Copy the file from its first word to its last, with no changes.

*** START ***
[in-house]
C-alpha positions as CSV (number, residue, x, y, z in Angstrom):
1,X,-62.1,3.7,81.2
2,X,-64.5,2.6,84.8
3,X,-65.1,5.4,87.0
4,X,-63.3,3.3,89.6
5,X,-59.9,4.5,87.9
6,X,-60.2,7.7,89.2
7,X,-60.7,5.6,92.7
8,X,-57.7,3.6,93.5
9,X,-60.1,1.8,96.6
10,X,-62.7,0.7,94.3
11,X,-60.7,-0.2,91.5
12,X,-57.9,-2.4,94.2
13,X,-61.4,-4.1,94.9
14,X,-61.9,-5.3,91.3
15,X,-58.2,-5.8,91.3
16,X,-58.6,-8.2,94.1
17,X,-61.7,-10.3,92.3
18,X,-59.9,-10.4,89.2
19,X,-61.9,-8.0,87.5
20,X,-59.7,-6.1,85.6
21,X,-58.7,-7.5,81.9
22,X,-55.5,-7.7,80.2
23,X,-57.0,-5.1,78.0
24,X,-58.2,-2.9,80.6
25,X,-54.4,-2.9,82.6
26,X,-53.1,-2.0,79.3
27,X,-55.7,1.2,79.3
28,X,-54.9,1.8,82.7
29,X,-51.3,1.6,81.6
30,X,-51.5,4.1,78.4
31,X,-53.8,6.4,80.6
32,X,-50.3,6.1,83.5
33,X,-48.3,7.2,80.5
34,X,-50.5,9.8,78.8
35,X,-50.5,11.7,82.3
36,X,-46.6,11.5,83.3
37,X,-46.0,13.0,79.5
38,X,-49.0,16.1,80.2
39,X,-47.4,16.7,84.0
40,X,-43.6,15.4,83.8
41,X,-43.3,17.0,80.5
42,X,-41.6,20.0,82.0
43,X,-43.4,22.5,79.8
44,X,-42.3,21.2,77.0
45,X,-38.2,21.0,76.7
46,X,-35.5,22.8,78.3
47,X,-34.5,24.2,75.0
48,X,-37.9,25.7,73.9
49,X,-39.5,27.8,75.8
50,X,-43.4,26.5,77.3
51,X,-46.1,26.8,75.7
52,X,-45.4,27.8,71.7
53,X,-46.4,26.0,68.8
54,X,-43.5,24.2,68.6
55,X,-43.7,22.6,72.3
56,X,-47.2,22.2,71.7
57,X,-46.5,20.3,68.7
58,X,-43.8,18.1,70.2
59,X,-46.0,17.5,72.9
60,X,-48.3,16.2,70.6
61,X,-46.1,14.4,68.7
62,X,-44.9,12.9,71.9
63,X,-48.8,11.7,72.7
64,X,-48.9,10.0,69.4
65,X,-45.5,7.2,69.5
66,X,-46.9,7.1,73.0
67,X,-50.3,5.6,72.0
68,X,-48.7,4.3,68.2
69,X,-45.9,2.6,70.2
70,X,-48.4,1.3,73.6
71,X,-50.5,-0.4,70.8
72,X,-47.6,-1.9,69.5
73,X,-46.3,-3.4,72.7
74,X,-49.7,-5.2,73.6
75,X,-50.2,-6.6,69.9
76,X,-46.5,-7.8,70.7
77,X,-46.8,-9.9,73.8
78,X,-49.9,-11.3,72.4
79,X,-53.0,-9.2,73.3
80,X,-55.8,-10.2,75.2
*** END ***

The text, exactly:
[in-house]
C-alpha positions as CSV (number, residue, x, y, z in Angstrom):
1,X,-62.1,3.7,81.2
2,X,-64.5,2.6,84.8
3,X,-65.1,5.4,87.0
4,X,-63.3,3.3,89.6
5,X,-59.9,4.5,87.9
6,X,-60.2,7.7,89.2
7,X,-60.7,5.6,92.7
8,X,-57.7,3.6,93.5
9,X,-60.1,1.8,96.6
10,X,-62.7,0.7,94.3
11,X,-60.7,-0.2,91.5
12,X,-57.9,-2.4,94.2
13,X,-61.4,-4.1,94.9
14,X,-61.9,-5.3,91.3
15,X,-58.2,-5.8,91.3
16,X,-58.6,-8.2,94.1
17,X,-61.7,-10.3,92.3
18,X,-59.9,-10.4,89.2
19,X,-61.9,-8.0,87.5
20,X,-59.7,-6.1,85.6
21,X,-58.7,-7.5,81.9
22,X,-55.5,-7.7,80.2
23,X,-57.0,-5.1,78.0
24,X,-58.2,-2.9,80.6
25,X,-54.4,-2.9,82.6
26,X,-53.1,-2.0,79.3
27,X,-55.7,1.2,79.3
28,X,-54.9,1.8,82.7
29,X,-51.3,1.6,81.6
30,X,-51.5,4.1,78.4
31,X,-53.8,6.4,80.6
32,X,-50.3,6.1,83.5
33,X,-48.3,7.2,80.5
34,X,-50.5,9.8,78.8
35,X,-50.5,11.7,82.3
36,X,-46.6,11.5,83.3
37,X,-46.0,13.0,79.5
38,X,-49.0,16.1,80.2
39,X,-47.4,16.7,84.0
40,X,-43.6,15.4,83.8
41,X,-43.3,17.0,80.5
42,X,-41.6,20.0,82.0
43,X,-43.4,22.5,79.8
44,X,-42.3,21.2,77.0
45,X,-38.2,21.0,76.7
46,X,-35.5,22.8,78.3
47,X,-34.5,24.2,75.0
48,X,-37.9,25.7,73.9
49,X,-39.5,27.8,75.8
50,X,-43.4,26.5,77.3
51,X,-46.1,26.8,75.7
52,X,-45.4,27.8,71.7
53,X,-46.4,26.0,68.8
54,X,-43.5,24.2,68.6
55,X,-43.7,22.6,72.3
56,X,-47.2,22.2,71.7
57,X,-46.5,20.3,68.7
58,X,-43.8,18.1,70.2
59,X,-46.0,17.5,72.9
60,X,-48.3,16.2,70.6
61,X,-46.1,14.4,68.7
62,X,-44.9,12.9,71.9
63,X,-48.8,11.7,72.7
64,X,-48.9,10.0,69.4
65,X,-45.5,7.2,69.5
66,X,-46.9,7.1,73.0
67,X,-50.3,5.6,72.0
68,X,-48.7,4.3,68.2
69,X,-45.9,2.6,70.2
70,X,-48.4,1.3,73.6
71,X,-50.5,-0.4,70.8
72,X,-47.6,-1.9,69.5
73,X,-46.3,-3.4,72.7
74,X,-49.7,-5.2,73.6
75,X,-50.2,-6.6,69.9
76,X,-46.5,-7.8,70.7
77,X,-46.8,-9.9,73.8
78,X,-49.9,-11.3,72.4
79,X,-53.0,-9.2,73.3
80,X,-55.8,-10.2,75.2